This segment describes radiation health effects and how our bodies react to radiation exposure.

At the end of this segment, viewers will be able to:

  • Explain what can happen to a cell when it is damaged by radiation
  • Describe how the radiation dose and dose rate affect the body

Segment 4 Quiz

  1. Which of the following statements about radiation are true?
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  2. What can happen to a cell that is damaged by radiation?
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  3. True or False: If a person receives a radiation dose over an extended period of time, the health impact will not be as severe as if the dose were received all at once.
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  4. True or False: The health effects of radiation are the same no matter what the dose is or how fast the radiation dose is received.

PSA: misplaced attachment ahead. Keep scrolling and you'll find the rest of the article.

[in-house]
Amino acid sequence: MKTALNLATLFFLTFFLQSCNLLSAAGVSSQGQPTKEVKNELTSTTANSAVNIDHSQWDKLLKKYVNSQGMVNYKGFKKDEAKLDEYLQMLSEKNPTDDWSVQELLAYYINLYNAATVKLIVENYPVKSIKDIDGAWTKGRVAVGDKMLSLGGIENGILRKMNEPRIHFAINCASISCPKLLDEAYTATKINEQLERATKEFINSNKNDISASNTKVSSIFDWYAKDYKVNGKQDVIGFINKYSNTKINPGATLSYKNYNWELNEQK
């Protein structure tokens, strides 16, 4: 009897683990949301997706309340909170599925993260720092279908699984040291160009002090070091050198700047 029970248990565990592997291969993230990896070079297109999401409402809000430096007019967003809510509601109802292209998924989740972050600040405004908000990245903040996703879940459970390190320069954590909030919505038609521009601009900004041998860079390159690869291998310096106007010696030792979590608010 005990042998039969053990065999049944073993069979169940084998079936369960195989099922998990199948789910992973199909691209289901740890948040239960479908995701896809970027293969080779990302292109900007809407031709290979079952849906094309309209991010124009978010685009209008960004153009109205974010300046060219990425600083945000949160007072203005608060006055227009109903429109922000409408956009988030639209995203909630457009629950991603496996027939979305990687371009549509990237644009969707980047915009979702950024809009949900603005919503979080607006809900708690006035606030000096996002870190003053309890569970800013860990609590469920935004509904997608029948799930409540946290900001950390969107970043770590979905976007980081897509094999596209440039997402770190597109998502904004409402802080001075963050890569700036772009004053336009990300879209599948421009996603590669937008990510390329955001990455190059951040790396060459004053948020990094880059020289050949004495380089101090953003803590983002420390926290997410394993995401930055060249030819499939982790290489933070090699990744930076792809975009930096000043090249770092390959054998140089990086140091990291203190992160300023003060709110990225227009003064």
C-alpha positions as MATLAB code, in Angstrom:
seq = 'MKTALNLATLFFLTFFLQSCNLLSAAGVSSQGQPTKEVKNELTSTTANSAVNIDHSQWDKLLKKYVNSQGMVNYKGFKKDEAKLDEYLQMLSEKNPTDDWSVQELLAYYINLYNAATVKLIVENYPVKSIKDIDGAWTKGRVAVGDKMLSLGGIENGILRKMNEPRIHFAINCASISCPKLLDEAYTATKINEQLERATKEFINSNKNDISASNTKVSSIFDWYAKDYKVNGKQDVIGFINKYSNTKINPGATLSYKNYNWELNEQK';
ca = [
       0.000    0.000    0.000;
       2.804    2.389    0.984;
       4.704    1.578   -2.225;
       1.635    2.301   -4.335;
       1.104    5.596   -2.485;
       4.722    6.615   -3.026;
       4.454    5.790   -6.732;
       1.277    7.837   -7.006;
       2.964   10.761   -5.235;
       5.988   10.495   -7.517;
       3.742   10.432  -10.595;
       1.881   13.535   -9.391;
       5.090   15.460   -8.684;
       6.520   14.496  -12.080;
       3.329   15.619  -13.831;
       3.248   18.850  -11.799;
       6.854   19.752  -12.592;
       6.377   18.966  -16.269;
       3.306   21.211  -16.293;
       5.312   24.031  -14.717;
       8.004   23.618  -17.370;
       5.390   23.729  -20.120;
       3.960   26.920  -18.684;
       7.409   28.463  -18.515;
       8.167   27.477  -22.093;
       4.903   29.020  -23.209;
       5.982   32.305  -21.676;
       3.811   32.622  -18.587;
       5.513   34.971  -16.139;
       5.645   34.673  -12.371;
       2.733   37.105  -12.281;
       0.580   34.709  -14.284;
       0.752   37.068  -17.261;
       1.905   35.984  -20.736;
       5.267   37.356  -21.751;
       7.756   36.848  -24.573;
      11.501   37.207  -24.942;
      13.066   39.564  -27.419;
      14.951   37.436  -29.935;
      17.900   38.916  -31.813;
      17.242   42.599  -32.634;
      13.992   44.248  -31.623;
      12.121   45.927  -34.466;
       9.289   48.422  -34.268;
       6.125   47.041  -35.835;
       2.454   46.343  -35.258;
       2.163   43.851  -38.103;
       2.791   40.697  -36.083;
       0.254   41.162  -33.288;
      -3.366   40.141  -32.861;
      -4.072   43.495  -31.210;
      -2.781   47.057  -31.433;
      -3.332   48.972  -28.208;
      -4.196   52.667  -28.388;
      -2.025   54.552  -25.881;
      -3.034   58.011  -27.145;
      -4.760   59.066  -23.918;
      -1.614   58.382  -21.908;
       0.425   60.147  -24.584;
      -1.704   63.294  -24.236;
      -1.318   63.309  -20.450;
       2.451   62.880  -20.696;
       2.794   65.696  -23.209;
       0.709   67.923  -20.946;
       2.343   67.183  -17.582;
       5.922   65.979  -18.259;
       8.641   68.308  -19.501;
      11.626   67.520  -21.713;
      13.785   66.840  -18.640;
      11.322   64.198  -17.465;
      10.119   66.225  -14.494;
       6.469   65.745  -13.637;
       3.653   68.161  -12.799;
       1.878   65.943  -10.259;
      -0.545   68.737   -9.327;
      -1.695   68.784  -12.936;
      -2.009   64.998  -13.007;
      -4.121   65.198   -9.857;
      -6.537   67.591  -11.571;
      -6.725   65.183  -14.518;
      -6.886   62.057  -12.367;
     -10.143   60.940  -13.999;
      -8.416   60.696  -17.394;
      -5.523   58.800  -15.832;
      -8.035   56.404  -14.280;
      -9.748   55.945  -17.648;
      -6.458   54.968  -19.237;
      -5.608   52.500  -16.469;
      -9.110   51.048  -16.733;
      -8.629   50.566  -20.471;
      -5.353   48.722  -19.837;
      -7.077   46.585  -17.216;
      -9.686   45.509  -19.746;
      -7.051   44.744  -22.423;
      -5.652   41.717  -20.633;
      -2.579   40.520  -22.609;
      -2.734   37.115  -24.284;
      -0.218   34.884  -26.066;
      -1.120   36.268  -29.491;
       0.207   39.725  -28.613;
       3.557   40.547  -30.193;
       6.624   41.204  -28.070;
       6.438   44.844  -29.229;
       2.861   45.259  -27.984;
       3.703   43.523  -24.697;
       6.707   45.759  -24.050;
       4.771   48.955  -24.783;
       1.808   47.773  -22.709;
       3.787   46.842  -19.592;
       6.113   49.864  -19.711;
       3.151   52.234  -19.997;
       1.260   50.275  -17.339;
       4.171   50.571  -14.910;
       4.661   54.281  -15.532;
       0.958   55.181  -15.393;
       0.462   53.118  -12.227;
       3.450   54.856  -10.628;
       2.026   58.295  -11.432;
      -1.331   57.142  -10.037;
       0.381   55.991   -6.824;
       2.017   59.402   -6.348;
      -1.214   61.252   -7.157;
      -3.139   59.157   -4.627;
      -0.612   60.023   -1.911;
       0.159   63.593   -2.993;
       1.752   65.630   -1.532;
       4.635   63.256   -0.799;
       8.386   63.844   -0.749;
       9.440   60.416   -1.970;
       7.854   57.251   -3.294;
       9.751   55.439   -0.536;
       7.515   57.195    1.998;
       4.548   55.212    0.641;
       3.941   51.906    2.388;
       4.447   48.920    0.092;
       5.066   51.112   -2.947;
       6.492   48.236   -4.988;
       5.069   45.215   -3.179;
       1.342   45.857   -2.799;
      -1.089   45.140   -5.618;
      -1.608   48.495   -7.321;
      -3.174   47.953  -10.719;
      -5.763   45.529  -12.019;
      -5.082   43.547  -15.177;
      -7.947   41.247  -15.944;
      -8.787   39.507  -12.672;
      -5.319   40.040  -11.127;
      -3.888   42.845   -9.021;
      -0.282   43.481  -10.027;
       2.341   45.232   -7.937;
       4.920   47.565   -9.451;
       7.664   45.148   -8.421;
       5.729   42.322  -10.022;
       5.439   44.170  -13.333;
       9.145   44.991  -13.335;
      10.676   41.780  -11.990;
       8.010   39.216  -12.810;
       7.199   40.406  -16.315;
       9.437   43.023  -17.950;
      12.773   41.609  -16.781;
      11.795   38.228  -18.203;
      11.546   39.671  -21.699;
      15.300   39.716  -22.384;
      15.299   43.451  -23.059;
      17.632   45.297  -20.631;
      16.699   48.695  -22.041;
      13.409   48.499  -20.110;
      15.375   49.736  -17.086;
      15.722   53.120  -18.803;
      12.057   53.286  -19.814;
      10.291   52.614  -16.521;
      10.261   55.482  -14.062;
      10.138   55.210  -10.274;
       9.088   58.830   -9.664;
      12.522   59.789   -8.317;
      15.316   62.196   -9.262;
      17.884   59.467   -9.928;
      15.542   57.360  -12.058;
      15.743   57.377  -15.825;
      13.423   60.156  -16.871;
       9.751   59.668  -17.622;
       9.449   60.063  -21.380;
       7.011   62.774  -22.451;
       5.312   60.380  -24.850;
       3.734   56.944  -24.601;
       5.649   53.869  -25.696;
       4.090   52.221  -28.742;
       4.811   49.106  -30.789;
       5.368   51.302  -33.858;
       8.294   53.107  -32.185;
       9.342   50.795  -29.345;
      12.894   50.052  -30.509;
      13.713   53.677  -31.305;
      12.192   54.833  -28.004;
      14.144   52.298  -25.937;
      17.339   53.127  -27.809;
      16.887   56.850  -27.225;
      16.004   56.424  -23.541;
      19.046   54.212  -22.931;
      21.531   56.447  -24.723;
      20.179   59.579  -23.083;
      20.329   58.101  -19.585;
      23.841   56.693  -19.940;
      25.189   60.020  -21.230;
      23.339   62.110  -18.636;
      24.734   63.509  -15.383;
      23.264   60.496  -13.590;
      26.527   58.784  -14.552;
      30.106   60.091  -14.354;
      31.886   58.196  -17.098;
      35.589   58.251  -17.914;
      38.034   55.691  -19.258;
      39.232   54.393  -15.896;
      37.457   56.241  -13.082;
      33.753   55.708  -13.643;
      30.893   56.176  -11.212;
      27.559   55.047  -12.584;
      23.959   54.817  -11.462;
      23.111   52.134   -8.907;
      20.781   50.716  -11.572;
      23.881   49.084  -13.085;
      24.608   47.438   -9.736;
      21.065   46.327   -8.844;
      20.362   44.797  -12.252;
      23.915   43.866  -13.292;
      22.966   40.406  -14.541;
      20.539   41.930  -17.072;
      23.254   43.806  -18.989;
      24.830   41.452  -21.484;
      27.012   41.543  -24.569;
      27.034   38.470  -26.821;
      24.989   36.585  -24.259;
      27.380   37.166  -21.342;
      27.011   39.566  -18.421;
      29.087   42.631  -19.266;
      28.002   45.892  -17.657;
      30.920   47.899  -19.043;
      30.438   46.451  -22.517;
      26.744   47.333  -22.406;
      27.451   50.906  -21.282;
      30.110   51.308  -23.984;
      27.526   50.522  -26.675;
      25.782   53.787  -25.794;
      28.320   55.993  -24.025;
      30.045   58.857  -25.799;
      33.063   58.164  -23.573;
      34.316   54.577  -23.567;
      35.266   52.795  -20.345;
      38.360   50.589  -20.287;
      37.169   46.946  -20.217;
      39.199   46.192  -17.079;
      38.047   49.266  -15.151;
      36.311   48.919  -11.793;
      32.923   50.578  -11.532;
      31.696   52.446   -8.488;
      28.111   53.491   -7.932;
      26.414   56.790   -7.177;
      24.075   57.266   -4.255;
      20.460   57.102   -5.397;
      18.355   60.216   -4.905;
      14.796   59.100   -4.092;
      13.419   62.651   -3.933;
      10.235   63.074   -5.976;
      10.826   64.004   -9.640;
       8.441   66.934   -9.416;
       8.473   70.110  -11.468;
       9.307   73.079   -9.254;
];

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  5. True or False: If a radiation dose is delivered to a portion of the body, the health impact will be more severe than if that dose was delivered to the whole body.
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Segment 5: Radiation Protection

This segment introduces best practices for working safely with and around radioactive material and discusses ways to limit your radiation dose.

At the end of this segment, viewers will be able to:

  • Identify basic protective measures to minimize radiation exposure
  • Discuss the principle of ALARA (As Low As Reasonably Achievable)

Segment 5 Quiz

  1. Which of the following are basic protective measures that can be used to minimize radiation exposure?
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  2. True or False: ALARA, as low as reasonably achievable, is a guiding principle for controlling exposure that can include any or all three protective actions: time, distance, and shielding.